Fraser Salmon and Watersheds
Nothing epitomizes the spirit of British Columbia quite like wild Pacific Salmon. Yet managing wild salmon and watersheds sustainably is a daunting challenge. Many salmon stocks are at risk, or in decline from such threats as habitat loss, overfishing and climate change impacts. To ensure wild salmon in our future, things need to change.
The Fraser Salmon and Watersheds Program (FSWP) was a breakthrough initiative. Co-managed by the Pacific Salmon Foundation (PSF) and Fraser Basin Council between 2006 and 2012, FSWP brought together British Columbians from different regions, sectors and areas of interest to improve the health and sustainability of wild Pacific salmon populations and the watersheds of the Fraser Basin.
Thanks to the BC Living Rivers Trust Fund, Fisheries and Oceans Canada and other funders, FSWP provided $13.6 million in funding for 300 projects across the Basin, in four focus areas:
FSWP supported networking, education and collaboration on tough issues. Successes involved many leaders, including those in First Nations communities, and other people involved in fisheries management, research, stewardship and community work.
Perhaps the greatest success of the six years was in connecting people and bridging information gaps. FSWP helped people pool information and resources, learn from each other, and cooperate more effectively. FBC and its partners want the work to continue into 2013 and beyond ― and are encouraging a fresh commitment to the Living Rivers Trust Fund beginning in 2014.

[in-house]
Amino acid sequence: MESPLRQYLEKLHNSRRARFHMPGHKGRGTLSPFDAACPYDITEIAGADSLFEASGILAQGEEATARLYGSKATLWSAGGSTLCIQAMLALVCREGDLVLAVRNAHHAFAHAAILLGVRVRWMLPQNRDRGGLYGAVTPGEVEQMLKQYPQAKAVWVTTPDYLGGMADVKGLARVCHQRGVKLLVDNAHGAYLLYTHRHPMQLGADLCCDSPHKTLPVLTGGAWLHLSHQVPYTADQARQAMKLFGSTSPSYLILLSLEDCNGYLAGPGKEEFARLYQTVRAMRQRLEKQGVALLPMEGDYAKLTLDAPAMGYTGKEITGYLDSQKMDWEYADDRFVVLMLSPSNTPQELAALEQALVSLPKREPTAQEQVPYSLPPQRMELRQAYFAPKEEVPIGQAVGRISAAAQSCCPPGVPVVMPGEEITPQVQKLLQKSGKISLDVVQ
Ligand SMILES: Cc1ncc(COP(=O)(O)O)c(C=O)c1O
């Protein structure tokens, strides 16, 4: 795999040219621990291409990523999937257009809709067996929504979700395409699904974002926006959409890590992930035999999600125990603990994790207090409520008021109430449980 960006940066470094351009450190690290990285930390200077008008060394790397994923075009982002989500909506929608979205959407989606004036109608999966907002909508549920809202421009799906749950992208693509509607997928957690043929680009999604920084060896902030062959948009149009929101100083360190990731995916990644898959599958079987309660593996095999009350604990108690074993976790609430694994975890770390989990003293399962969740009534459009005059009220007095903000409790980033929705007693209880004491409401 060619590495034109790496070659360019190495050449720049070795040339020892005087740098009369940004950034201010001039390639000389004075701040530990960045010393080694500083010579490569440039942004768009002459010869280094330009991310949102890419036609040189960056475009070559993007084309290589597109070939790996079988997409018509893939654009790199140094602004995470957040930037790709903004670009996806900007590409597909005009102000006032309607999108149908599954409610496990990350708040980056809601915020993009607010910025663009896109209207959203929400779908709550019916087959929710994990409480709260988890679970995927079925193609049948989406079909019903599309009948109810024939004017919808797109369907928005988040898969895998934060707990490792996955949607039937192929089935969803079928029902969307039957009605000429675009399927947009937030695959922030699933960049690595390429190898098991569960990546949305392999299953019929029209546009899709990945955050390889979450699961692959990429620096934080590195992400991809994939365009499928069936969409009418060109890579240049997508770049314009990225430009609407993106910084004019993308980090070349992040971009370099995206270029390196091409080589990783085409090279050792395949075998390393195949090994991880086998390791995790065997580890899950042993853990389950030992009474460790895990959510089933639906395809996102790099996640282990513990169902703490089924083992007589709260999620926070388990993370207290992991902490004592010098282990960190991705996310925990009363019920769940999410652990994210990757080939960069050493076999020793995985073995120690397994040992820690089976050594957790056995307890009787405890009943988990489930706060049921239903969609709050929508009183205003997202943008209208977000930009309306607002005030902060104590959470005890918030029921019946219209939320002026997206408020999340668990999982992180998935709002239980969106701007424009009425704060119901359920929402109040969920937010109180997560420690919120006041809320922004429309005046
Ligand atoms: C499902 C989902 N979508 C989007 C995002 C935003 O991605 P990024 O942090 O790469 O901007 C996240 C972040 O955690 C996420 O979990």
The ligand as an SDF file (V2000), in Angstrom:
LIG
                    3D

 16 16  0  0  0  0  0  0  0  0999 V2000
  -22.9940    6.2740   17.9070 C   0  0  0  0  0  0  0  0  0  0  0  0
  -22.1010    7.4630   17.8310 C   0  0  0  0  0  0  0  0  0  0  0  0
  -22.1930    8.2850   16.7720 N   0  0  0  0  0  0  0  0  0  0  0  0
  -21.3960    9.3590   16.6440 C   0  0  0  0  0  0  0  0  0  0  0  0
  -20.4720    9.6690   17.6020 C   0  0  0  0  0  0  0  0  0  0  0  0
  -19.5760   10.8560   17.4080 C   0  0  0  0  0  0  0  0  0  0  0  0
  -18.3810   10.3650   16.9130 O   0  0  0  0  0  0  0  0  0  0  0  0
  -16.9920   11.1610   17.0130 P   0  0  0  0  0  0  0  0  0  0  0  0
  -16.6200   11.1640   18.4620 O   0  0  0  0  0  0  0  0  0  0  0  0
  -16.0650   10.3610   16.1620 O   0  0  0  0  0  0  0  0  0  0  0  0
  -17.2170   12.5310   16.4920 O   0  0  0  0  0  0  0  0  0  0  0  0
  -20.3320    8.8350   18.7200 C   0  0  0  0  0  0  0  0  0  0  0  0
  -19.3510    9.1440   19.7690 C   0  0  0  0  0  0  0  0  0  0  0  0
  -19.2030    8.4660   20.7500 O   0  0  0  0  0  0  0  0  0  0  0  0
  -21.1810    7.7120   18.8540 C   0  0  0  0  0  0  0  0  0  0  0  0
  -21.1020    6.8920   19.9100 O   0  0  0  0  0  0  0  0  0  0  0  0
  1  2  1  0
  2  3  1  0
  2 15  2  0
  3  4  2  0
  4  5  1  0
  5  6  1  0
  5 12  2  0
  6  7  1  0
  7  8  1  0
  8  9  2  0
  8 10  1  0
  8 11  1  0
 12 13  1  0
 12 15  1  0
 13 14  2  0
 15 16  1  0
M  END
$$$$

“We are all impacted by, and should pay attention to, the health of the salmon. That is going to be a reflection on the relationships between people. So I hope that salmon can be a unifying area of focus. The health of the salmon suggests what our relationships are like with one another.”
To learn more about the projects funded or led by the Fraser Salmon and Watersheds Program, including those in your region, visit the Think Salmon website (projects page).
“Of course one of the most important things in this objective is to ensure that we have healthy rivers. Rivers that are alive and living, filled with natural beauty and high quality, to sustain people, ecosystems and a vibrant economy. That is why the Living Rivers Fund is so important: because it brings our best scientists and technical experts with communities to be able to forge new models for sustainability.”